Moving on to the cast, this may well be Sir Patrick Stewart’s finest hour (well, two hours) as Picard. This is not, generally speaking, a character who is comfortable with expressing vulnerability. Rather, he’s a private person who often errs on the side of putting up a stoic façade (indeed, no less an expert than Spock once described him as possessing “an almost Vulcan quality”). Where the Borg are concerned, though, that all goes right out the airlock. You can see this in ‘Family‘, though it manifests a bit differently. In that episode, the trauma of his assimilation is still a fresh wound, and though Picard tries – as is his wont – to maintain his composure, that dam eventually bursts in a powerful moment of catharsis. Here though? Now he’s been living with that trauma for six years, and the ways in which that affects his actions and his judgment are on full display.
Put simply? More so than ever before, Jean-Luc Picard is a man on the edge. It’s written on his face as they listen to transmissions from the battle before warping to Earth. It’s in his mercy killing of a crewman, his blind rage and loss of control on the holodeck. We see it as his determination to defeat the Borg turns into near-suicidal pigheadedness. And of course, ‘First Contact’ has it’s own crowning catharsis, as Picard breaks his “little ships.” But in ‘Family’ that catharsis is the end of the story. Here, it’s a turning point. It’s the moment at which he comes to his senses, leading him to resolve to rescue Data and confront his demons – the Borg and their Queen – once and for all. And of course, we see all of this in his final moment of closure as he snaps the Queen’s “neck”.
There is, however, a downside to all the fantastic character work that the film does with Picard. And that’s that the rest of the cast doesn’t get nearly as much to work with. To be sure, everyone gets at least a moment (Troi’s drunken rant about the timeline and LaForge telling Cochrane about his future statue come immediately to mind), but aside from Picard, the only character who gets a significant arc is Data. And even he disappears for most of the second act. But while the bulk of the ensemble may not have gotten as much time in the spotlight as I might have liked, sometimes a small role is all you need. That’s certainly the case with the familiar faces we see from the series’ extended guest cast, namely Lieutenant Barclay and Nurse Ogawa (in her final appearance). Sure, they’re basically just cameos, but it’s still more than you’d normally expect from one of these movies, particularly one as focused on a single character’s arc as ‘First Contact’.
The guest cast, though, is outstanding. Alice Krige is unforgettable as the Borg Queen, and while Susanna Thompson will briefly assume the role on ‘Voyager’ (where she’ll do a fine job of it), Krige’s return in that show’s finale demonstrates that there’s just no topping the original. While the Queen is a mixed bag conceptually – one the one hand, contributing to the erosion of what made the Borg scary in ‘Q Who, but on the other providing a much needed dramatic focal point (as opposed to the more diffuse antagonist that the Borg more generally would have provided) – there’s nothing to complain about in what Krige does with the role, particularly her chemistry with Data and (more briefly) Picard.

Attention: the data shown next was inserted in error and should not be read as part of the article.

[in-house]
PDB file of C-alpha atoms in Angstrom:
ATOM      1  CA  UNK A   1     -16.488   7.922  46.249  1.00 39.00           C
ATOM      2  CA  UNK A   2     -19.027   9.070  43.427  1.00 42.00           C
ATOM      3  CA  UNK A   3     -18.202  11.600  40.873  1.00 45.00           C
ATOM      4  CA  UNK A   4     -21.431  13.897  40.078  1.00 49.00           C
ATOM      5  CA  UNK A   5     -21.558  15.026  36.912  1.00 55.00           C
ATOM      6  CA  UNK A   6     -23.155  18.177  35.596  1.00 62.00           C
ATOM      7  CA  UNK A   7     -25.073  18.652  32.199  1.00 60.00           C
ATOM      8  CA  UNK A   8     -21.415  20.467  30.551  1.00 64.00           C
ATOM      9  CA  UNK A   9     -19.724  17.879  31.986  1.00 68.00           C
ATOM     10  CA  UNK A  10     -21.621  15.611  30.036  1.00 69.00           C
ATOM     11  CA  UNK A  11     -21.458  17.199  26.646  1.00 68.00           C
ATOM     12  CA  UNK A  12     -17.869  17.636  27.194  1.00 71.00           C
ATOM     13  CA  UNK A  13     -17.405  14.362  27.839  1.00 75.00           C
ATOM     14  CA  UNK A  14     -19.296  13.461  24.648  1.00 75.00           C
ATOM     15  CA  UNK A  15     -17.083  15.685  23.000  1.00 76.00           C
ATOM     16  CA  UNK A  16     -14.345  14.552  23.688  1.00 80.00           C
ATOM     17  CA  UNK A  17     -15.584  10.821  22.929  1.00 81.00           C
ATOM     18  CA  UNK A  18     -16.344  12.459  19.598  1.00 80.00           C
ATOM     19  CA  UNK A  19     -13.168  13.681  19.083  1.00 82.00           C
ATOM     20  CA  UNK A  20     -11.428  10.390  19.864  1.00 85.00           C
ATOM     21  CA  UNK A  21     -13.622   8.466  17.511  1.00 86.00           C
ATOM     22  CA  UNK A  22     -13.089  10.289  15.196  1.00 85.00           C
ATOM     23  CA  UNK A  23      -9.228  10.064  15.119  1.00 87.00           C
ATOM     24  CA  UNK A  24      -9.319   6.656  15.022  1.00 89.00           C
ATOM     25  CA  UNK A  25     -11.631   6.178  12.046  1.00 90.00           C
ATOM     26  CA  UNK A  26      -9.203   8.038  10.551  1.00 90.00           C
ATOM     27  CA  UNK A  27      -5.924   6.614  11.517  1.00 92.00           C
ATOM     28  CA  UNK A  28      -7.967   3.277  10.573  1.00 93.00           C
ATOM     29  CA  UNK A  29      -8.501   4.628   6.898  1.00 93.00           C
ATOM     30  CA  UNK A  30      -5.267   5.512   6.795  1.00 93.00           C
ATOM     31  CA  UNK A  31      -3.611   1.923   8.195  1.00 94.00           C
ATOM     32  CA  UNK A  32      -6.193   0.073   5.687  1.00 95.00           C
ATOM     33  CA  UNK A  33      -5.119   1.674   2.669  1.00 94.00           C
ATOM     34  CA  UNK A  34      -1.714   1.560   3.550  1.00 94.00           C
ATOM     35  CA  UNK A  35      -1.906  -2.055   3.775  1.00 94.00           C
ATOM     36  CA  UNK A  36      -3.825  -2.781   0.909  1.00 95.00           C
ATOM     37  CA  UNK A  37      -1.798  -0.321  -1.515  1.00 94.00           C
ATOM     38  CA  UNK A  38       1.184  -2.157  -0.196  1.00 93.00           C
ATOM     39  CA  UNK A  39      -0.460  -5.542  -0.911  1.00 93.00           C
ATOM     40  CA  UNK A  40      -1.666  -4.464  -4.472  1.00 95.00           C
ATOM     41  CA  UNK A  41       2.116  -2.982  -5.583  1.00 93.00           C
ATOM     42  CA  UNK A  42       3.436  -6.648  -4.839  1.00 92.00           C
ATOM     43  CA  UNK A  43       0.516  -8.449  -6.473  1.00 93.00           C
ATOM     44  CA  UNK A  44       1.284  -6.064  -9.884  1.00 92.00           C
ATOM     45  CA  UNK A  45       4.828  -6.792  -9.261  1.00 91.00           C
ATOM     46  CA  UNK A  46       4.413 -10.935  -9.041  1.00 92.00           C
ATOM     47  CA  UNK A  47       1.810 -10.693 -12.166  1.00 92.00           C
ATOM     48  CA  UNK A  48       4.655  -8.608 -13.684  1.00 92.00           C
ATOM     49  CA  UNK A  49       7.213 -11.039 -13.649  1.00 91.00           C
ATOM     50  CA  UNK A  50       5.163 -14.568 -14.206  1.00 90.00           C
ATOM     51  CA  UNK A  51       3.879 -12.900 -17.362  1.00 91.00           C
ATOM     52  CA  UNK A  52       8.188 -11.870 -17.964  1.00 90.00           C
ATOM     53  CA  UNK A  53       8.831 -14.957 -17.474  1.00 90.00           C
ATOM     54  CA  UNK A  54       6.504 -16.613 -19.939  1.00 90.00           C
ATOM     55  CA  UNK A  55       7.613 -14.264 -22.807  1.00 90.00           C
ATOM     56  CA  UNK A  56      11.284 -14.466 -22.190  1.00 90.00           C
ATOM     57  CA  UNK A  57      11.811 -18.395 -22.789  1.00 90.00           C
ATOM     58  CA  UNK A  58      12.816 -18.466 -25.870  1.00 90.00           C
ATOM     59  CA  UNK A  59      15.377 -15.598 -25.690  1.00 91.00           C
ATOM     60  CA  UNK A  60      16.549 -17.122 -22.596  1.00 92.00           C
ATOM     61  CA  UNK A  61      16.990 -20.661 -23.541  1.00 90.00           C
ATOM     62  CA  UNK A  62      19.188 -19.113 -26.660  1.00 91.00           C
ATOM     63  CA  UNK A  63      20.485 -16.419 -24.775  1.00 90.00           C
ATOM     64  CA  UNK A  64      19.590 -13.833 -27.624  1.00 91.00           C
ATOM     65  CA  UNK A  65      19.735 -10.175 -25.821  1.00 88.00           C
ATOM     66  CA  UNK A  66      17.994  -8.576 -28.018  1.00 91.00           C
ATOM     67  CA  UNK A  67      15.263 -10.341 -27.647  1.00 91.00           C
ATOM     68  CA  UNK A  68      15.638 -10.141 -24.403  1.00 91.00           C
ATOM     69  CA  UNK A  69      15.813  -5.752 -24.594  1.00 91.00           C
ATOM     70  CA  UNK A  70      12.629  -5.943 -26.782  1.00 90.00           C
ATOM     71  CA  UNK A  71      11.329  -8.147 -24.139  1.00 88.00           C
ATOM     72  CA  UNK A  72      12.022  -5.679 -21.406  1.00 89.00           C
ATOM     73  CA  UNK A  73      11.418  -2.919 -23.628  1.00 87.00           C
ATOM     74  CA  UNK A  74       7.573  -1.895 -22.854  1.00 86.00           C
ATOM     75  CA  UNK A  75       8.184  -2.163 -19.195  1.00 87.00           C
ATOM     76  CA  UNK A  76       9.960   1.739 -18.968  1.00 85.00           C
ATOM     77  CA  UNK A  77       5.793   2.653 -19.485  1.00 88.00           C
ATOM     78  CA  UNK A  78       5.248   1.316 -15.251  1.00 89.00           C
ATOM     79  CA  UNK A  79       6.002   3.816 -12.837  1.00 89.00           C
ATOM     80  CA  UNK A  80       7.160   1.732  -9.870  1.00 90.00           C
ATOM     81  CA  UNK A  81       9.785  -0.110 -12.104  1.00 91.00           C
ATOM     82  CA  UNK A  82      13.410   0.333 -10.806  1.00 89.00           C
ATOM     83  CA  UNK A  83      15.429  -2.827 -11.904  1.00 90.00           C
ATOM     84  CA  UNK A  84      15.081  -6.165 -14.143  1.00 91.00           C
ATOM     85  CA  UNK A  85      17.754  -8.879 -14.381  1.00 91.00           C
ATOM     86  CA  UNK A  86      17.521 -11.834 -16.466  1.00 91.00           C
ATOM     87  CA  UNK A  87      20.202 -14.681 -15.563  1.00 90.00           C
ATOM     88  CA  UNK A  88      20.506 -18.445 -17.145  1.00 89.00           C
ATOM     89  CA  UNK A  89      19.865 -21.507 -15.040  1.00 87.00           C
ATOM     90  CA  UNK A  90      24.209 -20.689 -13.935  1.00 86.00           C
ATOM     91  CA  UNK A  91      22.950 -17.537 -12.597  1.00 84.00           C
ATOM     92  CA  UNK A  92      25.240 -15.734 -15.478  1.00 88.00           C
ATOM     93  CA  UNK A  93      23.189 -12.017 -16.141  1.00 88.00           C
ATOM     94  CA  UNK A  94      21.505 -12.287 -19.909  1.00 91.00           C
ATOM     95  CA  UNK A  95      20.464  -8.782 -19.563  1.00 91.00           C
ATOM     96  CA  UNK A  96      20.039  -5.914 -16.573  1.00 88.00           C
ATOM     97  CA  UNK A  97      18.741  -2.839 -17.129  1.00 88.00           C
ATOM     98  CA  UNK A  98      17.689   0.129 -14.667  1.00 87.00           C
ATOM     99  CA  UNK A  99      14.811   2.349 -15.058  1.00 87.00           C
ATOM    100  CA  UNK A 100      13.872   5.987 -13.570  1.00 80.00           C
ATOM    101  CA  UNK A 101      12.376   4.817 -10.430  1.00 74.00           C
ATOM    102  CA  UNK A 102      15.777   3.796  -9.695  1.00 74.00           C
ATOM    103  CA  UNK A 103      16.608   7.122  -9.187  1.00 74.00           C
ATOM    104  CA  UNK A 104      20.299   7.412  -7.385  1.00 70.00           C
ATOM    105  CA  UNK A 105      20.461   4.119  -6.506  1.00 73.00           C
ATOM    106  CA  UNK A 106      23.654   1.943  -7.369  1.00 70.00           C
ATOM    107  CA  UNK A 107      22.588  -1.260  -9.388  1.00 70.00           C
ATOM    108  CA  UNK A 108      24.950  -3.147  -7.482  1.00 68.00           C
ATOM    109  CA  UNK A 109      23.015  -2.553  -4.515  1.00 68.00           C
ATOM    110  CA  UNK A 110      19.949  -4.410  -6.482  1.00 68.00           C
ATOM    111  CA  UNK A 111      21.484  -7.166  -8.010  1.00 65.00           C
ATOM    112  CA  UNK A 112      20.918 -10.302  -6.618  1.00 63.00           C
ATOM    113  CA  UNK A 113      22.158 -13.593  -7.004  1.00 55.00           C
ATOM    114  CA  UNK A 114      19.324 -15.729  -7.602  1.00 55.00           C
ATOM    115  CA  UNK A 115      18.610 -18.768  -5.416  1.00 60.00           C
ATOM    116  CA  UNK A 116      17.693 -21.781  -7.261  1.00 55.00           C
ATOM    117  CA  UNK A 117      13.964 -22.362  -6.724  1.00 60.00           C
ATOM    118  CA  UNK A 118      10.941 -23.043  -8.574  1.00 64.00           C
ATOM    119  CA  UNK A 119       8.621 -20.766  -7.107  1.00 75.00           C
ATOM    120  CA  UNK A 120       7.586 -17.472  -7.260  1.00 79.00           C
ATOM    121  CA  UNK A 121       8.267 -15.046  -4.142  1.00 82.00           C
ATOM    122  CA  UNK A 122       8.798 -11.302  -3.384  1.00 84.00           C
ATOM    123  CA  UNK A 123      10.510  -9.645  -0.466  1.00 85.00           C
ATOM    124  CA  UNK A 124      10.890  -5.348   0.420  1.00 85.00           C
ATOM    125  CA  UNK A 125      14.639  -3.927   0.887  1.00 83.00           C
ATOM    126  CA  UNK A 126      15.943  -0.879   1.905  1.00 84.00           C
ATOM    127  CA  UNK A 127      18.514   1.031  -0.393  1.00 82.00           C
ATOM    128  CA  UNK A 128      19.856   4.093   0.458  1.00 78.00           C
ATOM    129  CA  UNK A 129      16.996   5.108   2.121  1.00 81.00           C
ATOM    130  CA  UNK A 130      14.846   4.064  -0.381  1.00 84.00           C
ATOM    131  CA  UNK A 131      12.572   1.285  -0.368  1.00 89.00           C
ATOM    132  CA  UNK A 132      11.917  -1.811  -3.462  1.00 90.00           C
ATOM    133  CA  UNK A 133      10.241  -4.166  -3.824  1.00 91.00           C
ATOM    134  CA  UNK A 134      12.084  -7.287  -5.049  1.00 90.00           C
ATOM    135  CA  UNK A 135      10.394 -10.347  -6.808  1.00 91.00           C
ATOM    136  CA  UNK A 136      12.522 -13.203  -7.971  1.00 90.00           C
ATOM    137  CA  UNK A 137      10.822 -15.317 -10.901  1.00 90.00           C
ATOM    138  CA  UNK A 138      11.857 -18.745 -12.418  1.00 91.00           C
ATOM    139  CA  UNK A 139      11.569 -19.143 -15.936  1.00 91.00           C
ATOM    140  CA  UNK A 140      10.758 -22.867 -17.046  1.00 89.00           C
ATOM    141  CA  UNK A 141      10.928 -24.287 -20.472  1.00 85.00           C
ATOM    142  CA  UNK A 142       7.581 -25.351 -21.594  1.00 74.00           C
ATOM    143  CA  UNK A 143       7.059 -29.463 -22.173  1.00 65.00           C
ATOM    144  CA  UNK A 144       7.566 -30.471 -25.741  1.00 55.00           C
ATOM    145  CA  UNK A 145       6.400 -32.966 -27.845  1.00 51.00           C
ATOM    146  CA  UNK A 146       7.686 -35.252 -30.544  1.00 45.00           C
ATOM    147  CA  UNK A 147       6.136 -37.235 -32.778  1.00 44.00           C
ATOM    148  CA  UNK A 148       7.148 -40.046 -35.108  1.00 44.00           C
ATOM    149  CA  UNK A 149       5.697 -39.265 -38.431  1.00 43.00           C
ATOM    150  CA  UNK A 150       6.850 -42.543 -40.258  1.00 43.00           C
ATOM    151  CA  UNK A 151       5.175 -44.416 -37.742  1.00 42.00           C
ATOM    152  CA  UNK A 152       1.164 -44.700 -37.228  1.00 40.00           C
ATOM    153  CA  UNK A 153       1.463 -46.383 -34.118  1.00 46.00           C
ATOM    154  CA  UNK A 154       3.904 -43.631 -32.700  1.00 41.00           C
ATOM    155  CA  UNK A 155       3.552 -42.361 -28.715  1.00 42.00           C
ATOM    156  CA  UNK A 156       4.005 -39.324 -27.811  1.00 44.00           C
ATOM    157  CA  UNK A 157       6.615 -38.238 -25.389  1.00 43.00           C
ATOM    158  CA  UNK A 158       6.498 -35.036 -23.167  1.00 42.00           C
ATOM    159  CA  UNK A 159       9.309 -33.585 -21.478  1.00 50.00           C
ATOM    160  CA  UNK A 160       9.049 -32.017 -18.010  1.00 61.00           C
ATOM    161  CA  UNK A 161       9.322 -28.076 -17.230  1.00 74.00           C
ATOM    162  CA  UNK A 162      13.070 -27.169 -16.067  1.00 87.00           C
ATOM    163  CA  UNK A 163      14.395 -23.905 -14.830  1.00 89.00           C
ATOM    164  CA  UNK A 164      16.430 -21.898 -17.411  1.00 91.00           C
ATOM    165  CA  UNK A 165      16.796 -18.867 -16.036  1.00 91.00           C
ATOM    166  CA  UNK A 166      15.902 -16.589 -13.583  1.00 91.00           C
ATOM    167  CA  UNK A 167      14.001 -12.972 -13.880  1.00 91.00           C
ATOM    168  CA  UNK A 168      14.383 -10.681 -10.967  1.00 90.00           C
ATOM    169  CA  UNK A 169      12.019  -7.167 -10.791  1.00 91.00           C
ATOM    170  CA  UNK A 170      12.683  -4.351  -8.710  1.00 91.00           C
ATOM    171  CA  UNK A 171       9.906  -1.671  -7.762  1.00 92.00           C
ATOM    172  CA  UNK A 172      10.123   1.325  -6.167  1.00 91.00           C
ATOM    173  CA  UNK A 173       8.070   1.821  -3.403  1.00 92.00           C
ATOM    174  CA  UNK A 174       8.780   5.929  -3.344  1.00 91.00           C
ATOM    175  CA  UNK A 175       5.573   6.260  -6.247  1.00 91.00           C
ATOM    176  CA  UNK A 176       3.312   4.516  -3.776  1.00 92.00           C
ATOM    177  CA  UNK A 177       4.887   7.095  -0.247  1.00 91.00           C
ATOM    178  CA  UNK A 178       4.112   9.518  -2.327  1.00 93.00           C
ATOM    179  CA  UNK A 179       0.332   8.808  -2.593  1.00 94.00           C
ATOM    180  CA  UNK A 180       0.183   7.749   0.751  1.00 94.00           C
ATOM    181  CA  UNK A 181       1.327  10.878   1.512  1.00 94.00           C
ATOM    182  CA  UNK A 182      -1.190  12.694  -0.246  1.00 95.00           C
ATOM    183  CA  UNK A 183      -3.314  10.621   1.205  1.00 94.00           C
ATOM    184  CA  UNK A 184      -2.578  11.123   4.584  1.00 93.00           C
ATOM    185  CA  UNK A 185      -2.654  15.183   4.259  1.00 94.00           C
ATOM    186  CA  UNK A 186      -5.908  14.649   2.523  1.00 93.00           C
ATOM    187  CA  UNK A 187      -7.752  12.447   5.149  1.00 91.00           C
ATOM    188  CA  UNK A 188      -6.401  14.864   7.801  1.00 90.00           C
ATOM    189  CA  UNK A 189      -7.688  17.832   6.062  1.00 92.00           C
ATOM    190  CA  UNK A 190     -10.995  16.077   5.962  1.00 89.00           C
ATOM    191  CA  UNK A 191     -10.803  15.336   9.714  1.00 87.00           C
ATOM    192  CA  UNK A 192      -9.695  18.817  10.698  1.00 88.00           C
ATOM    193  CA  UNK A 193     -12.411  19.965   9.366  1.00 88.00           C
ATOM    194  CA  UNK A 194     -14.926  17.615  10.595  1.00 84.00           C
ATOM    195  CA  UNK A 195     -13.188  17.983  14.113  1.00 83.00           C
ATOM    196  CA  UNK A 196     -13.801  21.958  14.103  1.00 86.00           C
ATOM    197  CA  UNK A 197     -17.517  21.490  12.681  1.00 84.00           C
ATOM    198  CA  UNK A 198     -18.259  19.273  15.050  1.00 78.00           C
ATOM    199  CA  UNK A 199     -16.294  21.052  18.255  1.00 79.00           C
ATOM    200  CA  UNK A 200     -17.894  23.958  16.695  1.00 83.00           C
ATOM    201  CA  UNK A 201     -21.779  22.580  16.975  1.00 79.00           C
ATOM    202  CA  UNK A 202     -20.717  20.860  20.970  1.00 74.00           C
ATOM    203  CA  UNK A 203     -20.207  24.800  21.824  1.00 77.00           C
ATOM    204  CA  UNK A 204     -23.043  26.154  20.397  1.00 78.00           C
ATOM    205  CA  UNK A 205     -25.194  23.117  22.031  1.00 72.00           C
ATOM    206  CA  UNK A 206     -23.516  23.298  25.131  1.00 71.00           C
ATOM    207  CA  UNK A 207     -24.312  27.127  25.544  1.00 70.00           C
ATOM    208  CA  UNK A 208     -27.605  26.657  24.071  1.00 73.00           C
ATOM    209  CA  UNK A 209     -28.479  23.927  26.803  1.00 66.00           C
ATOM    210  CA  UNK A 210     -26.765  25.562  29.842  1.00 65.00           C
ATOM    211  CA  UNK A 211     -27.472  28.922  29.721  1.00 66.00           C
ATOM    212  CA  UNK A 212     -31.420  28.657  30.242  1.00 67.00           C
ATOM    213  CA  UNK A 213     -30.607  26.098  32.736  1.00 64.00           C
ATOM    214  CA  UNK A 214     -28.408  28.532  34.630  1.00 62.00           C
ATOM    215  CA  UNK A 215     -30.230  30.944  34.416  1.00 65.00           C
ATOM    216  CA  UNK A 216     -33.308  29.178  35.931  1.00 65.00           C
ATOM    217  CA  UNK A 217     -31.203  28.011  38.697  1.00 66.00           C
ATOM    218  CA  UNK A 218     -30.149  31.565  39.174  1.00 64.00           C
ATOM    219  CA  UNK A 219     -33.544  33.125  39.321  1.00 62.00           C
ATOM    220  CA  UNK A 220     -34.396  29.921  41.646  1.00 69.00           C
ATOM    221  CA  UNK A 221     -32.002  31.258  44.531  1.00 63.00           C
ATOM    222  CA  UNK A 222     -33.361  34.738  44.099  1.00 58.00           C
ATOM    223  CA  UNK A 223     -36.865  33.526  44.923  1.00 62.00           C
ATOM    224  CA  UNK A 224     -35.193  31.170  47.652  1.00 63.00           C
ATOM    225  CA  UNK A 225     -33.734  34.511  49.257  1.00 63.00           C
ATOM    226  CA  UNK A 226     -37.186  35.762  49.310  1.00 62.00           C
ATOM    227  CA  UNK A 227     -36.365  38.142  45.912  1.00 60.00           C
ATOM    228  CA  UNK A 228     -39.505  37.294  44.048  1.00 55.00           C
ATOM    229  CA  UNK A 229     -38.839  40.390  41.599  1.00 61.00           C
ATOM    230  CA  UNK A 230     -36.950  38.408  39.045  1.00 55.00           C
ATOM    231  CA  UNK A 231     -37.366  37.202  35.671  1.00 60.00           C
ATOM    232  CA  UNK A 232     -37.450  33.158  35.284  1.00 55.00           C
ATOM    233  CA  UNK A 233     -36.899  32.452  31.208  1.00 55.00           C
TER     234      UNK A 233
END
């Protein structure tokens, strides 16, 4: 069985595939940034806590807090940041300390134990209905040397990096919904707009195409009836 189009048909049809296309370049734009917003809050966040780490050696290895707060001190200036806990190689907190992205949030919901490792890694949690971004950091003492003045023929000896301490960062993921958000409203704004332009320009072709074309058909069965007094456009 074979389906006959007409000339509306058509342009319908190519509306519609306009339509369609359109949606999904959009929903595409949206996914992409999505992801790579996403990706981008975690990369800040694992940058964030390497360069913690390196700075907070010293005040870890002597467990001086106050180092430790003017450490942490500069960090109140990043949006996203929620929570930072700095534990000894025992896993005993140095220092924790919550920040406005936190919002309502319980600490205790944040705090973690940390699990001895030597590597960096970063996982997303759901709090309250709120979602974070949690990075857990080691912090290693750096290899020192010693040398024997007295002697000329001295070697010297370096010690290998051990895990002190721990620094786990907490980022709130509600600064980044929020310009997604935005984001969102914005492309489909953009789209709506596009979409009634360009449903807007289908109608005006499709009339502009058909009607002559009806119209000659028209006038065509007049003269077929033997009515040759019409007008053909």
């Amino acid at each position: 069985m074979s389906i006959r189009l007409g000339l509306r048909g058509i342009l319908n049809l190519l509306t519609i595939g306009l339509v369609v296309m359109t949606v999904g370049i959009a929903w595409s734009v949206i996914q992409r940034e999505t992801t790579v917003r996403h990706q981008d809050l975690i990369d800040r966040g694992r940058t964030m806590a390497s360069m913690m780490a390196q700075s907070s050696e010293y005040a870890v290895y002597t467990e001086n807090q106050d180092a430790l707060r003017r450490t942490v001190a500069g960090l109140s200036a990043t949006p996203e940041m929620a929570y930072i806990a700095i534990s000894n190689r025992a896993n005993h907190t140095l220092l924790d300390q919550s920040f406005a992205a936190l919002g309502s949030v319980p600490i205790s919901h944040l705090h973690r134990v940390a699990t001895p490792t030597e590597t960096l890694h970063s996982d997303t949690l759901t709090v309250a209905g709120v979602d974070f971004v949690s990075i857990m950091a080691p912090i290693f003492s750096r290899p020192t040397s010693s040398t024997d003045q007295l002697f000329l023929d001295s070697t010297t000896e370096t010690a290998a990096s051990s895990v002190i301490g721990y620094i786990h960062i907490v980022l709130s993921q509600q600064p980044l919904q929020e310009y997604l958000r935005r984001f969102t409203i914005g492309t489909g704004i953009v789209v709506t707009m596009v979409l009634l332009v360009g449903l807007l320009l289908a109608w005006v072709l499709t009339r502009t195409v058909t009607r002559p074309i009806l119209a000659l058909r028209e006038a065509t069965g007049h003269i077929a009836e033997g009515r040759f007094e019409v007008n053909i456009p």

Likewise, Alfre Woodard is a remarkable presence as Lily Sloan. As the only non-Starfleet officer in this situation (as a survivor of World War III, no less), she’s able to provide a perspective – and when necessary cross line – that the main cast either can’t or won’t. This reaches its peak when she marches into the observation lounge to call Picard on his (in her words) bullshit. It’s a pivotal, explosive seen that includes some of the film’s most memorable moments. Imagine getting those pages and realizing that you’ll have to act that material opposite Sir Patrick Stewart. And then imagine doing it this well!
And that, finally, brings us to Zefram Cochrane, as played by James Cromwell. When he first appeared in ‘Metamorphosis’, Cochrane was not exactly the most memorable guest star that the original series had to offer. Here, however? Cromwell’s version of the character is, like most of us, complicated. He drinks, and his work on the Phoenix was by his own admission motivated by personal gain, and there are even hints at a lecherous side of the man. Indeed, there’s no small measure of dramatic irony in the fact that the man seen as most directly responsible for bringing about the ‘Star Trek’ utopia should probe to be such a deeply flawed (albeit essentially decent) person. And if it sounds like I could just as easily be talking about Gene Roddenberry? Well, I don’t know it for a fact, but let’s just say I’d be surprised if the similarity was entirely accidental. But nonetheless, we see Cochrane subtly grow through his interactions with the crew – Riker in particular. And in the film’s closing moments, we see the first glimmers of “Zefram Cochrane: Historical Figure.” Not bad for someone we first saw as he was being dragged out of a bar.
In that sense, I suppose Cochrane could be taken as representative of the view ‘Star Trek’ has always held of humanity as a whole: flawed, but capable of great things nonetheless.
Well… I think that’s a new record for the length of this column. Since I’m now exhausted and out of words, what do you think? Where do you rate ‘First Contact’ in the pantheon of ‘Star Trek’ movies? Let me know in the comments, and be sure to check back in two weeks, by which time I will hopefully have reacquainted myself with the soul of wit.